Danny Brown: Glasgow.
Sam Fiorella: Glasgow.
Danny Brown: Glasgow. Glasgow.
Sam Fiorella: And we were just there, well weren’t in Glasgow, were in Edinburgh.
Danny Brown: Edinburgh.
Sam Fiorella: Edinburgh. F**k off.
Danny Brown: Oh! Language!
Sam Fiorella: Alright, so. I know right.
Danny Brown: We’ll first we’ll have to put explicit for the podcast.
Sam Fiorella: Do we got a bleep we can add? Alright so anyway he sent us our bell, so that’s how nice the people from there are. Final thoughts for the audience, how do you avoid these issues?
Danny Brown: I think, and I know we’ve said it twice already, but it has to be about knowing your audience and are they gonna accept the message that you’re gonna put out. Pre campaign, focus groups and yes you need to be edgy to try and differentiate yourself at times but at what level of edginess do you actually go to before it becomes offensive?
Sam Fiorella: I agree, obviously. That’s the reason we work together, we share a lot of the same ideas here, which is really unusual because we don’t always agree, but somehow on these podcasts we seem to be agreeing on almost everything. For me it is really understanding that line. I’d like to push the boundary in the campaign that we come up with because I think especially when it comes to a social cause like you know, trolling and gender inequality, sexism, racism. These are things that do need to be called out. A couple of weeks ago we talked about the importance of a brand getting behind a social cause because we know millennials are actually looking, you know the largest population of the workforce today, which means they’re gonna have the majority of the money very very soon, they are looking for brands that take a stand on political social, religious, cultural issues. So I think it’s important for people to do this, but understanding when to, how to walk that line and go one way or the other. If you’re gonna use sarcasm, make sure that the audience as you said is gonna know it. Or do some type of a pre campaign that will set the stage for what’s gonna happen.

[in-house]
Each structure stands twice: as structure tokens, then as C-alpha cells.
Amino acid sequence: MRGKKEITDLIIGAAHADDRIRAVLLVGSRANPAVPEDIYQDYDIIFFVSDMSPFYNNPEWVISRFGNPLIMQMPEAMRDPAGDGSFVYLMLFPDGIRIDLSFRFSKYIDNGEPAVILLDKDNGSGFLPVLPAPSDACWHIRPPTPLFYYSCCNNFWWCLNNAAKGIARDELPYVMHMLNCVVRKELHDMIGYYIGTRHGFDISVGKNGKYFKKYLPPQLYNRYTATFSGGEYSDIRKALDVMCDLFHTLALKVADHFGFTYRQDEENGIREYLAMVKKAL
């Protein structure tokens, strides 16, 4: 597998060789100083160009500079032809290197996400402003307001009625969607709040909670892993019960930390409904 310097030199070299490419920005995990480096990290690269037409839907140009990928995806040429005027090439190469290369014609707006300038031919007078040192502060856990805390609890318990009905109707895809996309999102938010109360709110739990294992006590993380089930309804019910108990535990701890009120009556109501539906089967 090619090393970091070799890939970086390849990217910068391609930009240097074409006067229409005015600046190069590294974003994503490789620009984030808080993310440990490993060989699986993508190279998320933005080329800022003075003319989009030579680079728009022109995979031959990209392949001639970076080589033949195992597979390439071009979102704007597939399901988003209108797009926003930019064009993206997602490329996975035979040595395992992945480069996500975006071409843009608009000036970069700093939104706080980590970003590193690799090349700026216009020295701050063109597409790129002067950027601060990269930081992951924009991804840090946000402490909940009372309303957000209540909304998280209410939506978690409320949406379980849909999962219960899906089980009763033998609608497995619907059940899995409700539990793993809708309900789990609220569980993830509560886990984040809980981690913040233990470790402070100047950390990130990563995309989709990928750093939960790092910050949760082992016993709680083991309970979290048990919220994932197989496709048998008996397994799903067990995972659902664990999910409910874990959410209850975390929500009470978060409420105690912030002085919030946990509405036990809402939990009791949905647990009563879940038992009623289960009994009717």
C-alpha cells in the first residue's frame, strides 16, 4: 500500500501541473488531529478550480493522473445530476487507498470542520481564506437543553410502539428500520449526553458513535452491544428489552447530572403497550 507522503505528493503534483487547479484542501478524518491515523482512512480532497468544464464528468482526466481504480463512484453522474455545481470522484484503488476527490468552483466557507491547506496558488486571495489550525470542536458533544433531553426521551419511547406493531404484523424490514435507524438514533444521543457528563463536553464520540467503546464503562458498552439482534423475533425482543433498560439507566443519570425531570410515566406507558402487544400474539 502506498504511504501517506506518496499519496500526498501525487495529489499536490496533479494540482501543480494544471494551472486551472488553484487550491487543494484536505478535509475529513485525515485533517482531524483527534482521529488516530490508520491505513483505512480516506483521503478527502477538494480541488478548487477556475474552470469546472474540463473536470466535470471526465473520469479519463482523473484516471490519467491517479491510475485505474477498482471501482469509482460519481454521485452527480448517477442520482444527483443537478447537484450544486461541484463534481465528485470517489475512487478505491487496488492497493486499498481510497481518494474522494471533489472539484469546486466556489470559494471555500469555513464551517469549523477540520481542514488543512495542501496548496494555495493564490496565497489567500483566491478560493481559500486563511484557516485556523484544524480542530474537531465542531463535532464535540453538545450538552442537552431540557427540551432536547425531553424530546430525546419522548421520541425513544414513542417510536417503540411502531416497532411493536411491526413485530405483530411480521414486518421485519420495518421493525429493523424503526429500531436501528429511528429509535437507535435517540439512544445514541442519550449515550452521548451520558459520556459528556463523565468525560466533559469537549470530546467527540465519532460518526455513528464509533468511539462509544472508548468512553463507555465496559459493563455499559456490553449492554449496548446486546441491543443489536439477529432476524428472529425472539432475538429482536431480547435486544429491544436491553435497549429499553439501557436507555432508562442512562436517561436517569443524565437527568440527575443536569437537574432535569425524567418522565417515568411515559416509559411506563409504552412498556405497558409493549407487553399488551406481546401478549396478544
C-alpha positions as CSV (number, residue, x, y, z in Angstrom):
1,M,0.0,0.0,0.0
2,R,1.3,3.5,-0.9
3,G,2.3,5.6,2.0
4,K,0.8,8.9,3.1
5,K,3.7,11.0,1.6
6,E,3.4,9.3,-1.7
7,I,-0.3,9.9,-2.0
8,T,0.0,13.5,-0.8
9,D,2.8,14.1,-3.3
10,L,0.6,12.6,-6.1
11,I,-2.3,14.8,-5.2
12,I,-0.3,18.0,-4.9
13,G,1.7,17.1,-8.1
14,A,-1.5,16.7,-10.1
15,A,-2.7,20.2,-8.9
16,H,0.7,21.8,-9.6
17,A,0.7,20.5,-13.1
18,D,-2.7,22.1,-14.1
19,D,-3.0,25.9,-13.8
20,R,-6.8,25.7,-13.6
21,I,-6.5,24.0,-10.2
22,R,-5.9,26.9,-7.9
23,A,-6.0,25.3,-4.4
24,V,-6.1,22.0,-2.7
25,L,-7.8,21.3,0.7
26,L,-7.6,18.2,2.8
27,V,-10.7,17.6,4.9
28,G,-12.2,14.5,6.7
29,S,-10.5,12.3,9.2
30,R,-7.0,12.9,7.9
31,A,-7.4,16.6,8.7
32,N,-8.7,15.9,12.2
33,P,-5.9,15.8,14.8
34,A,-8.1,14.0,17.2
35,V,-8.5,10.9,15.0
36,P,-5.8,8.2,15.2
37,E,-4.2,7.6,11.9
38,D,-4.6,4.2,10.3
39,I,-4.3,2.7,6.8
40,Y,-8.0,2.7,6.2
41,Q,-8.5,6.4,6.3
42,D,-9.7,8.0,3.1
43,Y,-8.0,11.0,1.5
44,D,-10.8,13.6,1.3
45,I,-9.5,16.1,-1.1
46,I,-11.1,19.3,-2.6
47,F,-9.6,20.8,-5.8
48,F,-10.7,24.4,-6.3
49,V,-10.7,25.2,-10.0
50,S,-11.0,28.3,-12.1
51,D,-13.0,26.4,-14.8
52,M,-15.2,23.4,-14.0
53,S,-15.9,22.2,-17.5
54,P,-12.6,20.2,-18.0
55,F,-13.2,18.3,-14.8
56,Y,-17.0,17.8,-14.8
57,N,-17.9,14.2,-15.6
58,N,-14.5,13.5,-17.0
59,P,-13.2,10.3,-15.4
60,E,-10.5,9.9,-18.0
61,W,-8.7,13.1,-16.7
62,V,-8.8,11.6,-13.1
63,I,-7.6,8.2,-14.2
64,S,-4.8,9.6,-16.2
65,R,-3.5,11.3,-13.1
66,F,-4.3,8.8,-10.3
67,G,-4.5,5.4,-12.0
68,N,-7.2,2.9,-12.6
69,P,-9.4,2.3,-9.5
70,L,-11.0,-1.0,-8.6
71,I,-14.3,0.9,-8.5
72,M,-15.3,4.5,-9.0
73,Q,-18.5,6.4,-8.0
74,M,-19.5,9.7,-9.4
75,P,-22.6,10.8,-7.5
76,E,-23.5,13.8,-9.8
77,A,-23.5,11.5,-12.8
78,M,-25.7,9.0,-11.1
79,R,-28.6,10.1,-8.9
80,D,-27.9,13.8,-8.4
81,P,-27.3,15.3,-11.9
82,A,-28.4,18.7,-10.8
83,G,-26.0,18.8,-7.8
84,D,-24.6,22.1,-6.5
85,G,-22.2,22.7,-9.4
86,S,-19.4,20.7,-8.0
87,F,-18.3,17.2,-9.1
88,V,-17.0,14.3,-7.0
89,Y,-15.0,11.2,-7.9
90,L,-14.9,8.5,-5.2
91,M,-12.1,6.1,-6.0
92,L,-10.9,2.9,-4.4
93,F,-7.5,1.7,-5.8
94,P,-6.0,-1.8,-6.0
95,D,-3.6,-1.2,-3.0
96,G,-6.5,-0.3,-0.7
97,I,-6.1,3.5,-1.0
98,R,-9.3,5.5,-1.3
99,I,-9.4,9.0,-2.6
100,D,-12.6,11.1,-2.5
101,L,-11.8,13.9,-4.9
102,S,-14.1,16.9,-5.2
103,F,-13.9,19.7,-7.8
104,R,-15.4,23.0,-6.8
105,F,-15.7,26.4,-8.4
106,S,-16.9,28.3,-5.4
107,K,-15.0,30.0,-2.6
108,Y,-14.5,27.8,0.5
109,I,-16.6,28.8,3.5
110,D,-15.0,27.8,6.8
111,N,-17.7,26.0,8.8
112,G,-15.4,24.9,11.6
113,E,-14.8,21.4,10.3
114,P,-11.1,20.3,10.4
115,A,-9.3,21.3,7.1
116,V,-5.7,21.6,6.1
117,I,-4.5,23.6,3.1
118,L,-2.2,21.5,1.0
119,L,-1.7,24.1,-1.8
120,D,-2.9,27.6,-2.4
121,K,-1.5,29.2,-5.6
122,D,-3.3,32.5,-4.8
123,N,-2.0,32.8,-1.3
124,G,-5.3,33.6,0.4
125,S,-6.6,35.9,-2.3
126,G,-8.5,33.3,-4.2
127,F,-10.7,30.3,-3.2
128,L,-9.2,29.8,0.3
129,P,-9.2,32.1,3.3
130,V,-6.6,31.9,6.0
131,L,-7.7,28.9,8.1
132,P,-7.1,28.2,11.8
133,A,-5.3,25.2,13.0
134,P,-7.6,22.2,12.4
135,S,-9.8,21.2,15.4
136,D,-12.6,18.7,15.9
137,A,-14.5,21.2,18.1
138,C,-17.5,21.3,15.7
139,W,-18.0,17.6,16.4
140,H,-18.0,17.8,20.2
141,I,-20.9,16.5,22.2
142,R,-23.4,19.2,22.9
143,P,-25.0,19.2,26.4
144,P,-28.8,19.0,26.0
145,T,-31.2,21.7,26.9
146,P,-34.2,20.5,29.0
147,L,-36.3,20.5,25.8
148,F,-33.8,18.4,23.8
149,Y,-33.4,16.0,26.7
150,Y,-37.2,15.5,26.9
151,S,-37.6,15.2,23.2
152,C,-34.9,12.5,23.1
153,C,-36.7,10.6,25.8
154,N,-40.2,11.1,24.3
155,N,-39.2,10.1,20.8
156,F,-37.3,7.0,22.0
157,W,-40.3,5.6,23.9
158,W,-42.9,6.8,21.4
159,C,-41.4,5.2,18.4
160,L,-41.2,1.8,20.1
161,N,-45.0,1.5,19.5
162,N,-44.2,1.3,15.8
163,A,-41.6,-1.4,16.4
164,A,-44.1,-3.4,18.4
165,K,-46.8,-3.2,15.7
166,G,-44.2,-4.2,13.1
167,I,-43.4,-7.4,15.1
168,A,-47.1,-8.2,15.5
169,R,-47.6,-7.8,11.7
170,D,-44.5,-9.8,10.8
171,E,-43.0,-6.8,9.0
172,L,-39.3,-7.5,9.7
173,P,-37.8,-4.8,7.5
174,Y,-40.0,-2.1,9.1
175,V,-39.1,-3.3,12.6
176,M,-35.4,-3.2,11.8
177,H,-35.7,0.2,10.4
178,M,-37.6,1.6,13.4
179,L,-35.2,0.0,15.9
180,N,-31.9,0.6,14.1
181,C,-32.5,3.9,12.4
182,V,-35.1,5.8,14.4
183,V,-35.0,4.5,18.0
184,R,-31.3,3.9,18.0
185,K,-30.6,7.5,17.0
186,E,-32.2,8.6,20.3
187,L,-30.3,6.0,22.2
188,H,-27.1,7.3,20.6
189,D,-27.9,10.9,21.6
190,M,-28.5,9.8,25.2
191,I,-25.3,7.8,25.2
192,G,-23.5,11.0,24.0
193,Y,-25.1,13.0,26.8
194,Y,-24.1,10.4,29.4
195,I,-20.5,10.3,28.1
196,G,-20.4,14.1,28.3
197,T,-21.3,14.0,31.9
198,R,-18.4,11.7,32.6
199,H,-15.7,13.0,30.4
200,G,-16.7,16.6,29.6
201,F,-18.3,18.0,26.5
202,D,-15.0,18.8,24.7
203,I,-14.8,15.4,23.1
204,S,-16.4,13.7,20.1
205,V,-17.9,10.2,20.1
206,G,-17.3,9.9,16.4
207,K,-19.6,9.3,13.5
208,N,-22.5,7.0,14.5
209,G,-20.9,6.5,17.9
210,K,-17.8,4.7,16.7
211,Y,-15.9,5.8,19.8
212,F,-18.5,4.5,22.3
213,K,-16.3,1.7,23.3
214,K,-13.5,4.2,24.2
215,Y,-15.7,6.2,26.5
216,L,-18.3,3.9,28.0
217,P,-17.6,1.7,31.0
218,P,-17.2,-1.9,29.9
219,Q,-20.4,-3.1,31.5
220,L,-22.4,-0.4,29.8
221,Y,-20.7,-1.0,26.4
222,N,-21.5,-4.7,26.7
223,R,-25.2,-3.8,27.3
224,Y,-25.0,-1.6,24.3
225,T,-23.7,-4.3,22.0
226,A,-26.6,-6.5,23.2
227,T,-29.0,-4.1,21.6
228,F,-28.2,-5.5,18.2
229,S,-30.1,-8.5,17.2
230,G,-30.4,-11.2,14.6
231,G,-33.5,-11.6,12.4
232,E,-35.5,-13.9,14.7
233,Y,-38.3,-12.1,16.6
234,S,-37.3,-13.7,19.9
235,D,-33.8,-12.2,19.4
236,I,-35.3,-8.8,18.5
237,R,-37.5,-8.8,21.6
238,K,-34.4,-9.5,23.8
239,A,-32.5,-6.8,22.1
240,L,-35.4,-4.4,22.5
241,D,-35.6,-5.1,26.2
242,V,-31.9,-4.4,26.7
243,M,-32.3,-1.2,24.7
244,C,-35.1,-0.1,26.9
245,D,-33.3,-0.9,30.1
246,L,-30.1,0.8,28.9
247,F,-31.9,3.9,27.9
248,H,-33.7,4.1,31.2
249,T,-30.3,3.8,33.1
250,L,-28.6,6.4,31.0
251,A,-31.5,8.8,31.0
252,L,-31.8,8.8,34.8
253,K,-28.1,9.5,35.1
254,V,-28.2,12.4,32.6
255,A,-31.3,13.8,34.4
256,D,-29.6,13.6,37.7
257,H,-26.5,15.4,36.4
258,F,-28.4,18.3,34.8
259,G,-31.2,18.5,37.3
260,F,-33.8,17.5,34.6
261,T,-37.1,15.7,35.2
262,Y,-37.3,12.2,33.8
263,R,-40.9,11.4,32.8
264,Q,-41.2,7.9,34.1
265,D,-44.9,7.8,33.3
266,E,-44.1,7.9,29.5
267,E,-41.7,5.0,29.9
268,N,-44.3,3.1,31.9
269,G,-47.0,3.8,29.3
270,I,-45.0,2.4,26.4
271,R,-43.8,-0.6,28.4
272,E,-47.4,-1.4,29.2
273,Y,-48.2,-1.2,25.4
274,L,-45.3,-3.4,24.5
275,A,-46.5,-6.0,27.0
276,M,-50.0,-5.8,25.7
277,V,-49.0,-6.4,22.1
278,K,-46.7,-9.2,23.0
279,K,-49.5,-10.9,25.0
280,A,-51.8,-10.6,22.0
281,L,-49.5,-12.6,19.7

Because if you’ve gotta pull something back at the prestage level, it’s gonna have less of a negative brand impact that it will once you actually launch the campaign.
Danny Brown: And save you a ton of money.
Sam Fiorella: And you’re not gonna have blokes like us talking about how crappy your campaign was. Anyway, that’s it for this week, thank you very much once again for joining us. I hope you found some value in this discussion. If you liked the podcast, please subscribe. So you’ll get alerted. If you like the vlog, if you prefer watching these handsome faces, hit the subscribe and like, we’d really appreciate it. Any feedback, put it down it the comments. Until next time guys, thank you very much! Danny Brown, Sam Fiorella, see you later.
Danny Brown: Cheers, guys.
Sam Fiorella: Cheers, everybody.
Danny Brown: Cheers.
Sam Fiorella: Thanks, Robert, for the beer.
Outro: You’ve been listening to Marketing on Tap with Sam Fiorella and Danny Brown. If you enjoyed this episode, make sure to subscribe so you don’t miss the next one and please, feel free to leave a show review. That’s always worth a cheers.